Eyeing repeat, women’s soccer prepares for national title defense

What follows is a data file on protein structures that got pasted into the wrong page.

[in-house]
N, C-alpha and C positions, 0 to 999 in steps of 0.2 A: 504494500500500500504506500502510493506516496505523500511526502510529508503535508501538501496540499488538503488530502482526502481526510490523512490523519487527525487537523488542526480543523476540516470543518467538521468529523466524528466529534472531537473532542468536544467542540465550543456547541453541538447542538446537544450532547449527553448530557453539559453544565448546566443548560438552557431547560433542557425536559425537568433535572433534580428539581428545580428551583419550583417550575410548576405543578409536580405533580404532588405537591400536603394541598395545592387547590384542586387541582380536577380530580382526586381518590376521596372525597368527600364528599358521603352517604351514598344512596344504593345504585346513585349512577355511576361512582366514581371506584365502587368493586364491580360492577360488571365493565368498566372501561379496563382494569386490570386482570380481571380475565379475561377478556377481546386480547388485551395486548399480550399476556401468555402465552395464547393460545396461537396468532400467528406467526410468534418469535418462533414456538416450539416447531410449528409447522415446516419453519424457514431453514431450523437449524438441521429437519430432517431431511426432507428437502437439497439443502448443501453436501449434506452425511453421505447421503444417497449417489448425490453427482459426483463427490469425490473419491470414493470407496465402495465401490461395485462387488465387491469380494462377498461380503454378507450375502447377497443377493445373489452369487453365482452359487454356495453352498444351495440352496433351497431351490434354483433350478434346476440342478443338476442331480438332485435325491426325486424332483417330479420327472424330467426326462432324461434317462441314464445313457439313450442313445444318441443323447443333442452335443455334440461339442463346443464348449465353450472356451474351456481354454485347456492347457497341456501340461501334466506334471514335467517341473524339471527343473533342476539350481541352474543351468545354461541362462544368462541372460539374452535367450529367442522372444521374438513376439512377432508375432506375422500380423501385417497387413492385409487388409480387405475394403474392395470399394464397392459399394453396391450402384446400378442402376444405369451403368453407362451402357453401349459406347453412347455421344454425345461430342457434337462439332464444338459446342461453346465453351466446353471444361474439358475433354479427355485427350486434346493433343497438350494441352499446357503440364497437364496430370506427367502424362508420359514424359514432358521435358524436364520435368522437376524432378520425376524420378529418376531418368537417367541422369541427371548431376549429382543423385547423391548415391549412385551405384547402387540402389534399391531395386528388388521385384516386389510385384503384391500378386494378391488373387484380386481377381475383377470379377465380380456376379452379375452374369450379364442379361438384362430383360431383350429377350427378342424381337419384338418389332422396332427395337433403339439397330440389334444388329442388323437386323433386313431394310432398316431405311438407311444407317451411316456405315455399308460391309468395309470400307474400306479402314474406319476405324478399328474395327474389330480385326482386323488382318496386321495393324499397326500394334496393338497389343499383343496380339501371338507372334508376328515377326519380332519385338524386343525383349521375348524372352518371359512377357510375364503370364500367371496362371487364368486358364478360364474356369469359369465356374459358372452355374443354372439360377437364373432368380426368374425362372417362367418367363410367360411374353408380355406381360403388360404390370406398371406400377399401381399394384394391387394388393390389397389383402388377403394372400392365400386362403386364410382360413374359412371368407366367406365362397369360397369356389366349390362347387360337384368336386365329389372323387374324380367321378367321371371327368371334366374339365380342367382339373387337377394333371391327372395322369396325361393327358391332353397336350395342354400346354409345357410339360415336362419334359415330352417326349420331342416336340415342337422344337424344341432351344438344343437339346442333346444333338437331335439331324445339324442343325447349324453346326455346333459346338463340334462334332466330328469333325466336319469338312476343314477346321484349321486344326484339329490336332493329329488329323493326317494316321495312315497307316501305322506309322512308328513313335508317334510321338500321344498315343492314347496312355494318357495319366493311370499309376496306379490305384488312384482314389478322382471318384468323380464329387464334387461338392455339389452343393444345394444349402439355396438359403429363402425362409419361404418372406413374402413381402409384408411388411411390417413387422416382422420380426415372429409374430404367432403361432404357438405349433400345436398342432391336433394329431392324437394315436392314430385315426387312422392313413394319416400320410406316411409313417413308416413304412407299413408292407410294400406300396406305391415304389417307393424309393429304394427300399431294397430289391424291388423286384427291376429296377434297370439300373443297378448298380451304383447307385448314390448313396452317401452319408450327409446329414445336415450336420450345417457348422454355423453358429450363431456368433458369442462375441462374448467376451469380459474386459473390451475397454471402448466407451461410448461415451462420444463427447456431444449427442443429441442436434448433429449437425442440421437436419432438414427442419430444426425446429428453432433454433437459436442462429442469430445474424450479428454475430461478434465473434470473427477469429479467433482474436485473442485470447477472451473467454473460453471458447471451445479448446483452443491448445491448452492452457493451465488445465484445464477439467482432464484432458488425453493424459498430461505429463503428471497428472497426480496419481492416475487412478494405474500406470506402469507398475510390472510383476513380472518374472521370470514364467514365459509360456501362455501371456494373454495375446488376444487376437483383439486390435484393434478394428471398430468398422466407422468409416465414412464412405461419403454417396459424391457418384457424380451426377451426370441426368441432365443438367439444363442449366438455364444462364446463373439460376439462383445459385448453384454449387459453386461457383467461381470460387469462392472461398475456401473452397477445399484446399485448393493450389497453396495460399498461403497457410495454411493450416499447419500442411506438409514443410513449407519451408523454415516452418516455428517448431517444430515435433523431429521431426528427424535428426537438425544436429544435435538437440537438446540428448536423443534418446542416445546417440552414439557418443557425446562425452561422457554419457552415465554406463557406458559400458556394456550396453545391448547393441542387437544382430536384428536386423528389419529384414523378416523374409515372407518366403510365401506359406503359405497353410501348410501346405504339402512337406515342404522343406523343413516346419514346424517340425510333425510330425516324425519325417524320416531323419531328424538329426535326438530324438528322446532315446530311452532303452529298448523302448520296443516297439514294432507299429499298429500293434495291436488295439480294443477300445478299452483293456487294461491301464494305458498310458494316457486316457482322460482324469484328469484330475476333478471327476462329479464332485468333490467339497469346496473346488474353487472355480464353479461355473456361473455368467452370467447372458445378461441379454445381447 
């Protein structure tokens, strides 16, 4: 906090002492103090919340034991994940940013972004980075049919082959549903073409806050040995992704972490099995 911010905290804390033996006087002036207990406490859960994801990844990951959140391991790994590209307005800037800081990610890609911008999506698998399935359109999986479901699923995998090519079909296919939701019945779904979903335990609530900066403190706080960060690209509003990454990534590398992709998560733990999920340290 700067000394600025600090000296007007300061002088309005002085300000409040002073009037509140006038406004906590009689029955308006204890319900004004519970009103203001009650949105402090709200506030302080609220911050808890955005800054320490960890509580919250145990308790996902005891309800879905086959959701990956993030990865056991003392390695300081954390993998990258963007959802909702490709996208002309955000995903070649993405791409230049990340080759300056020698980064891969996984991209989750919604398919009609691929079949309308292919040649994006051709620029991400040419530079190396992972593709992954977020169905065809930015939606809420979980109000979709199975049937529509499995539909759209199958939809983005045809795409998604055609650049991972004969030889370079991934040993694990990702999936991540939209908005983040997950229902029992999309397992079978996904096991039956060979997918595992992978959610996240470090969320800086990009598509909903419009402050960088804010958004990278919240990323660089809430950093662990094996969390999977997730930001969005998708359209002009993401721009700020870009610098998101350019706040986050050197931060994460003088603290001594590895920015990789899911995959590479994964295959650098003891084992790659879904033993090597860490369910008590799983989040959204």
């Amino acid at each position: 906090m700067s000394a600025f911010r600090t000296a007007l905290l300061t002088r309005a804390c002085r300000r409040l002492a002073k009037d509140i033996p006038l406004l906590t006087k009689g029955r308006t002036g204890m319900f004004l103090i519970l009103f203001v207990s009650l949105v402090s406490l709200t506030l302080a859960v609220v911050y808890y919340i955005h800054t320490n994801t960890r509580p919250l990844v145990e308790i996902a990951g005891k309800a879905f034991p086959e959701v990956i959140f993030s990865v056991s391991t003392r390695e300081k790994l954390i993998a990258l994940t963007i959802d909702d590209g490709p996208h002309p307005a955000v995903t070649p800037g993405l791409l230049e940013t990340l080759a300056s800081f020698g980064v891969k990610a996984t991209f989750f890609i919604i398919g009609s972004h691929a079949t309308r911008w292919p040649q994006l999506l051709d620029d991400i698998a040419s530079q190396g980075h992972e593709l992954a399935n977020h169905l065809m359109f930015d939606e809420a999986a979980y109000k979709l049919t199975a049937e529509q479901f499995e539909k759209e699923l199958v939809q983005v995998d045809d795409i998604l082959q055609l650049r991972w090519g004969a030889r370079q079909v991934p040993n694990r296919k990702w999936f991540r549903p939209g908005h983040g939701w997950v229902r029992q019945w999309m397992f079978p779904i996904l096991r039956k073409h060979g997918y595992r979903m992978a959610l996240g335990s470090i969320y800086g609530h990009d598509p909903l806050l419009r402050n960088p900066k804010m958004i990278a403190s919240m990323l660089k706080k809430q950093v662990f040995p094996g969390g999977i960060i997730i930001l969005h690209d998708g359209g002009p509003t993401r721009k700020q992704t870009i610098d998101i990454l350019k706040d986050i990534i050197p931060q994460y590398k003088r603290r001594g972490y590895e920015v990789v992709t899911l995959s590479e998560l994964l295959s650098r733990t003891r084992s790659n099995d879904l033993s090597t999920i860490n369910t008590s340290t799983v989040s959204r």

first_imgMatt Karatsu | Daily TrojanBefore current head coach Keidane McAlpine arrived at USC in 2014, the women’s soccer program was experiencing a downturn. The team had not compiled a winning record since 2010, and McAlpine knew there would be no quick, easy fix to right the ship. So the former Washington State coach instituted a three-year plan to change the program’s trajectory and bring it back to national prominence. Three years later, the Trojans enter 2017 as the defending national champions, having beaten West Virginia 3-1 in last season’s College Cup Final. McAlpine called his shot and watched it go in, but now a new question emerges: What happens next? “We’re back at square one a little bit having graduated quite a few of our impact players,” McAlpine said. “We have to go back to the beginning and make sure that the lessons that we learned over the last three years are not forgotten. But at the same time, we’re not at the beginning in the sense that we’ve had some unbelievable experiences over the last three years that current players can now use as fuel.” Back in January, five USC players were selected in the National Women’s Soccer League Draft — the most out of any school. The Trojans lost stalwarts such as midfielder Morgan Andrews, who was taken third overall by the Boston Breakers. Andrews was the team’s top goal scorer last season and a finalist for the MAC Hermann Trophy, which honors the top player in Division I soccer.The Trojans also bid farewell to striker Katie Johnson, whose two goals in the national championship game propelled the team over West Virginia. Reigning Pac-12 Goalkeeper of the Year Sammy Jo Prudhomme moved on to the NWSL as well after recording a stellar 15 shutouts in 25 games in 2016. Defender Kayla Mills, a three-time All-Pac-12 First Team honoree, and 2016 Pac-12 Defender of the Year Mandy Freeman now ply their trade for Sky Blue FC.While the NWSL Draft may have highlighted the program’s vitality, it also signaled a new challenge for McAlpine: He now has to replace players who have anchored the team since he first arrived.“This team is just going to be different,” McAlpine said. “I think, on last year’s team, we had some brilliant individual performances. This year’s group is going to share the ball a little bit more, [be] quicker and have to rely on the unit a lot more to get things done. That’s not necessarily a bad thing — I think it’s going to be a great thing.” Without many of last year’s star players, the Trojans will need some newer faces to emerge and fill the void. McAlpine expects junior Leah Pruitt and redshirt senior Alex Anthony to step into larger roles this fall spearheading the USC attack.McAlpine also highlighted senior midfielder Sydney Sladek and junior defender Ally Prisock, who will provide veteran leadership behind the forwards.Last year, USC’s hallmark was its suffocating style of play. The team led the Pac-12 in virtually every defensive category, even recording more shutouts (six) than goals conceded (five) in conference play. The Trojans return two defenders — Prisock and sophomore Julia Bingham — from last year’s group, but they also have the unenviable task of replacing Prudhomme. Her likely successor, senior Julia Murphy, has played just five games in her career. In the later rounds of the NCAA Tournament, the Trojans often relied on superior defensive play when they were unable to produce goals (USC scored just three goals in the four games leading up to the final). With a new and inexperienced goalkeeper, the team may not have the same luxury this year. However, Anthony returns to spearhead a revamped Trojan attack. Perhaps now the highest profile member of the roster, the former Maryland transfer was tied for first on the team with 10 goals last season. “Last year she transferred and there was still an adjustment period,” McAlpine said. “To have a 10-goal season in an adjustment year is pretty impressive. But I think now there’s a bit more familiarity, and as a senior [she’s] hungrier.” Three years after McAlpine arrived at USC, the women’s soccer program has now returned to the national spotlight. Unlike in the recent past, the team will no longer slip under the radar, as they enter this year ranked No. 3 in the nation in the preseason coaches’ poll. Despite the program’s new stature, its goals remain largely the same. “As much as we’d like to be champions, we set our sights on getting better every week,” McAlpine said. “And you want to be top three in the Pac-12 to give yourself a chance to be seeded in the NCAA Tournament and then make a run. We just try to get better every day and get to the small goals. And if we do enough of it, we’ll put ourselves in position at the end.”last_img